I recently decided I wanted to learn to make traditional British pork pies—specifically, the classic Melton Mowbray pie, which is basically just a whole lot of finely (or coarsely) chopped cuts of pork, cooked in a narrow but tall pie crust. I ordered a dedicated pie tin online, along with a book of savoury pie recipes. My first attempt was tasty, but I did not make it with the traditional aspic that is part of the recipe—a glaring omission, as a handful of people on Facebook observed. To be fair, I’d looked at a bunch of recipes, some of which called for the use of powdered gelatin, while the more involved recipes would have had me boiling pork bones. Given that my access to pork bones in St. John’s is limited, I’d bought the gelatin … and then decided to do a trial run without, just to see about getting the taste right.

I want to try again and do it properly—there’s a small butcher shop just around the corner, and I was planning on popping in there to ask about the whole pork bones thing. But then we had a outbreak of new COVID cases in Newfoundland that put us back into level five lockdown … so there’s no popping into the local butcher’s for a while, anyway.

Meanwhile, I ordered more pie tins—4” across like the original one, but half the height. Which makes for an ideal single-serving pie. Last night I made prime rib for dinner. As I write, four beef and mushroom pies are in the oven. When the lockdown lifts, I’ll return to my project of perfecting the Melton Mowbray pie; until then, I’ll work with the classics.

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A Few Things

What I’m Reading  Aside from my reading for the term and for research, I’m about three-quarters of the way through Barack Obama’s memoir A Promised Land. It is a very long book (700+ pages) that doesn’t even get to the end of his first term; it is reflective, often pausing in its narration of events so Obama can ponder the vagaries of decisions he made or didn’t make, and ruminate on the broader significance of this or that detail in the broader context of American history; he also frequently digresses into little potted lectures on history and political philosophy to better frame the stories he’s telling.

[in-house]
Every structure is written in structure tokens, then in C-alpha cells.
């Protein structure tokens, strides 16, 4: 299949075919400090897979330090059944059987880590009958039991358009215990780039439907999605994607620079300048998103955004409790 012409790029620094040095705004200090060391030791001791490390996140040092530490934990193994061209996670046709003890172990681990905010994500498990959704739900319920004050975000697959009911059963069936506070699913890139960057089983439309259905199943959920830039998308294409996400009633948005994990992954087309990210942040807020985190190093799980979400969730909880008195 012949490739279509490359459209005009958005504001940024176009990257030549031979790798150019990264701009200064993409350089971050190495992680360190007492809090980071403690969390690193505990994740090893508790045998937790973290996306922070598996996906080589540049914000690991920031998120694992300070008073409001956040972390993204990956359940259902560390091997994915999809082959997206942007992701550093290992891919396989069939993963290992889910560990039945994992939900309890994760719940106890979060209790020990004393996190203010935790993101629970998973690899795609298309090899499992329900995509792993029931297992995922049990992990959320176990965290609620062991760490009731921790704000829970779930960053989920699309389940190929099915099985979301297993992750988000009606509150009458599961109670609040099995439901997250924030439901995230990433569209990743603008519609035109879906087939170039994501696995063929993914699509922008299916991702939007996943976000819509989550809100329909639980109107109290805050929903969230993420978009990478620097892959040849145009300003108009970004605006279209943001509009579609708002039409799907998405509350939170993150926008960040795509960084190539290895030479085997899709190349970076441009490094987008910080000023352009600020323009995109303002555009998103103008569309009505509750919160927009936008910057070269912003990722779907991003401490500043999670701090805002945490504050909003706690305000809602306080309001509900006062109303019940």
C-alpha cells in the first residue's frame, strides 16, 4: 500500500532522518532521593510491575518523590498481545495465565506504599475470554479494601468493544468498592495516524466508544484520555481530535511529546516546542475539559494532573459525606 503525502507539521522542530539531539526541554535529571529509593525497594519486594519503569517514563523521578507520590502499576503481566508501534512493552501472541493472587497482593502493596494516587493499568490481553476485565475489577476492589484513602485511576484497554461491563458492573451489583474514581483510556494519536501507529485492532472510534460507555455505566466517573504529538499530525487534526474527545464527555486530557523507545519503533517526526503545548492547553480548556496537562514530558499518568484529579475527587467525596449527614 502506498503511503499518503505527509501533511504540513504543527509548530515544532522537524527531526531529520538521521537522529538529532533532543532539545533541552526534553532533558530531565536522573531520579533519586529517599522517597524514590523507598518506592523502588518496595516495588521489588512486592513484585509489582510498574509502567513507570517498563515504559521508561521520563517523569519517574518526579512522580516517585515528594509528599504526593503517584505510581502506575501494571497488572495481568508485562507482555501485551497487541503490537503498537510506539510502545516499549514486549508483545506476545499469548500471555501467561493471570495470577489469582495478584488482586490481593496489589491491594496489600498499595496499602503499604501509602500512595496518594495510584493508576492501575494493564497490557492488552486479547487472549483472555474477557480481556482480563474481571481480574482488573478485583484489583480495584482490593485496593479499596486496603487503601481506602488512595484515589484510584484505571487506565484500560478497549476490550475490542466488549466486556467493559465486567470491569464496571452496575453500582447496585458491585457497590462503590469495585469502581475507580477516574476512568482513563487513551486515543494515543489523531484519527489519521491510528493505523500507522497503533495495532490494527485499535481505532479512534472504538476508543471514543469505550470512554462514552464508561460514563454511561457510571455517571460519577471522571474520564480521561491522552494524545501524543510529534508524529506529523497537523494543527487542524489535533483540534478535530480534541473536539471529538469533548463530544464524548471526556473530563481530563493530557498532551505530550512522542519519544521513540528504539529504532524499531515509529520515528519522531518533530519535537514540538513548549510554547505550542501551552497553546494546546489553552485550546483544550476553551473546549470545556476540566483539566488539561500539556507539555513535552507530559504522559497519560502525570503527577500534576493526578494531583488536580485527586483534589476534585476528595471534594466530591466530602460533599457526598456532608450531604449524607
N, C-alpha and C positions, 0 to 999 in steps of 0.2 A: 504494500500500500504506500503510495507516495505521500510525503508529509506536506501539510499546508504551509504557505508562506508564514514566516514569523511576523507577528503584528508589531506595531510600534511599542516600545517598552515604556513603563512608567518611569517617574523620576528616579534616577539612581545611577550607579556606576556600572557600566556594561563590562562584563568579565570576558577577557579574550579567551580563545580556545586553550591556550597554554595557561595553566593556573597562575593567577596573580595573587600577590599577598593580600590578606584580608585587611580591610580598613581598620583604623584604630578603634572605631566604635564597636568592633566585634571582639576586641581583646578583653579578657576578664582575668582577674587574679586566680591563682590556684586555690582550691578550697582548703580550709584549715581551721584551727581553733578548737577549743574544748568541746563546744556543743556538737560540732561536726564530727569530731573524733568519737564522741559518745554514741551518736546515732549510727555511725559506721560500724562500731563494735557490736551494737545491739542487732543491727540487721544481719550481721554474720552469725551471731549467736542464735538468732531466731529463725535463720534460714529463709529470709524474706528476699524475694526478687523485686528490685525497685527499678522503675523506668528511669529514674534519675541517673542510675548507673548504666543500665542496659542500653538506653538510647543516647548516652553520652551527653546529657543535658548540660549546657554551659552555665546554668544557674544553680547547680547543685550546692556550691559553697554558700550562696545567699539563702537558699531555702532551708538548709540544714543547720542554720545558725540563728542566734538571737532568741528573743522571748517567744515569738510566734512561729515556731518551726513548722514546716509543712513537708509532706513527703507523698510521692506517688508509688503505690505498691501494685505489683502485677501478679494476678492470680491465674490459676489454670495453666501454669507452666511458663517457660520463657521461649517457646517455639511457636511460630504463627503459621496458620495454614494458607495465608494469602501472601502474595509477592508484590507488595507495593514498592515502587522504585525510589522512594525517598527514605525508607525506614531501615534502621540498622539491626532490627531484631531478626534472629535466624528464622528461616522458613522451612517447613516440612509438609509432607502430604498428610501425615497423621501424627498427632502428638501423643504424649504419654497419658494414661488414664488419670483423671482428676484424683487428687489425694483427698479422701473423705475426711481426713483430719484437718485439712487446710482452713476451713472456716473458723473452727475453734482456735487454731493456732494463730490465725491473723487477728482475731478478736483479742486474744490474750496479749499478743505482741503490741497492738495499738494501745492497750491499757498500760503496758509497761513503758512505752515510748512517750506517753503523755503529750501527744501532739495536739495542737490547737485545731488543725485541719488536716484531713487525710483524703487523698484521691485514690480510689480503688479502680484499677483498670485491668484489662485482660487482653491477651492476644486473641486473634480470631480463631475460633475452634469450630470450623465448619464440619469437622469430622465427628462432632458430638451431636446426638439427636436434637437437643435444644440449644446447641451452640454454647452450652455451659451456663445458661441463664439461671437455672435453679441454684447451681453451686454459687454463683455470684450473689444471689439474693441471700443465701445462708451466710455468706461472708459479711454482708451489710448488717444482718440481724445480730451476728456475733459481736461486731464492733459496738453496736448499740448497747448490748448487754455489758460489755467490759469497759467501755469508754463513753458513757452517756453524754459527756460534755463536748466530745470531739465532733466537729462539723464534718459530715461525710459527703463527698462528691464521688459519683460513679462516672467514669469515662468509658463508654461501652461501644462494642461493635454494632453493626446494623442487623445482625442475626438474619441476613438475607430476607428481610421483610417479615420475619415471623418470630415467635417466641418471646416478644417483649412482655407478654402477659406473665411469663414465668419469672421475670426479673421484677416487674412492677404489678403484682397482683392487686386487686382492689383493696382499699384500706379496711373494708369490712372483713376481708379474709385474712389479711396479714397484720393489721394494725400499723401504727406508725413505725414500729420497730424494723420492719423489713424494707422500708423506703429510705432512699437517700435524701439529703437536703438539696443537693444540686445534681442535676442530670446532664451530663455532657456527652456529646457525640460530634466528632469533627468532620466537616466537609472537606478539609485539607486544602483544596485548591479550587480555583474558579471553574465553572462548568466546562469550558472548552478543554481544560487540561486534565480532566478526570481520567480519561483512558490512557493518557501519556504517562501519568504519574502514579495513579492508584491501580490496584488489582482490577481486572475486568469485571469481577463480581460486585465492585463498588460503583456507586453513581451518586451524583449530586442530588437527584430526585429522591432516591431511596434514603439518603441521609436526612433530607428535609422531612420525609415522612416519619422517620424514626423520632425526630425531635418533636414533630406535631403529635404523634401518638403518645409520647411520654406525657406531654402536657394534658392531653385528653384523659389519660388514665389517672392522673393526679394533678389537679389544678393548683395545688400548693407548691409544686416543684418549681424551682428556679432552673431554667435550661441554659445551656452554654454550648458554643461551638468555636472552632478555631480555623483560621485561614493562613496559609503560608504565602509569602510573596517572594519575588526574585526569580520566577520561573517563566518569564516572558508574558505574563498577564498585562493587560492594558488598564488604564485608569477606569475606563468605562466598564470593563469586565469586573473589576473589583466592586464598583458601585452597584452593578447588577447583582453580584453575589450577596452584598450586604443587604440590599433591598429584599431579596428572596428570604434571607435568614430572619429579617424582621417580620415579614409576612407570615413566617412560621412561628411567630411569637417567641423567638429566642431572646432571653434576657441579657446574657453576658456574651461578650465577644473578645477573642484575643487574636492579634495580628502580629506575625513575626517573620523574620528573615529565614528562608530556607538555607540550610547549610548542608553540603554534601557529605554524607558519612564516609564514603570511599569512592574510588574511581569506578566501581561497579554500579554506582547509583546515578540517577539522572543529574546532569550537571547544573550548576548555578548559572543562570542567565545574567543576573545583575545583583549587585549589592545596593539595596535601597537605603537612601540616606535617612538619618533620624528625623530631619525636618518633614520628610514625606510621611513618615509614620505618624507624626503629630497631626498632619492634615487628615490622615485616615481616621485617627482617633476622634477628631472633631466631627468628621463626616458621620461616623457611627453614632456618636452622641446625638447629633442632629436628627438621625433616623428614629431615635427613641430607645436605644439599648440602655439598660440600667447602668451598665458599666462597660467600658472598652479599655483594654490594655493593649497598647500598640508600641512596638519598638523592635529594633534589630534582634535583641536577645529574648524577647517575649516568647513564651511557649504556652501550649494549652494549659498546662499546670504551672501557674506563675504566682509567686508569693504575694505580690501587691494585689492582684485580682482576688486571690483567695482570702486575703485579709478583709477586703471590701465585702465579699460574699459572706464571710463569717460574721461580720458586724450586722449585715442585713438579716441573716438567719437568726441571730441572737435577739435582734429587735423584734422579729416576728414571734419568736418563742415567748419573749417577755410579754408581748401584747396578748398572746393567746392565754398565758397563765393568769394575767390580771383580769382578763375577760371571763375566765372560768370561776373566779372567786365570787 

Or to put it another way: I’m loving it. There are many reasons why I have such vast respect for this man, and why I think history will ultimately rank him as one of the best presidents; his humanity, intelligence, and passion are among those reasons, and they come through on every page, along with a professorial and nerdy wonkishness that I aspire to. After four years of Trump, this book is a salve to my soul.

What I’m Watching  Really, my life these days in measured out in week-long increments of impatience between each new episode of The Expanse. I latched onto the novels by James S.A. Corey (the pseudonym of Daniel Abrahamson and Ty Franck) soon after the first one (Leviathan Wakes) was published, and have read them obsessively since (we’re now eight novels along, and I’m waiting for the ninth and final installment rather impatiently). So when I saw they were adapting the novels to TV, I experienced the usual excitement and trepidation one often does when beloved books are being adapted to the screen. Will it be good (Good Omens, Game of Thrones) or bitterly disappointing (American Gods) or just … meh (The Magicians)?

The Expanse not only did not disappoint, it has gotten steadily better every season as the writers have found their groove and the special effects budgets have grown. This season—the fifth—is the best so far. It benefits in part from the narrative build of the previous seasons, in which otherwise seemingly insignificant plot points and elements of world-building have culminated in some pretty virtuosic storytelling, matched by amazing acting and visuals that now rank The Expanse among the best SF/F that has been brought to TV.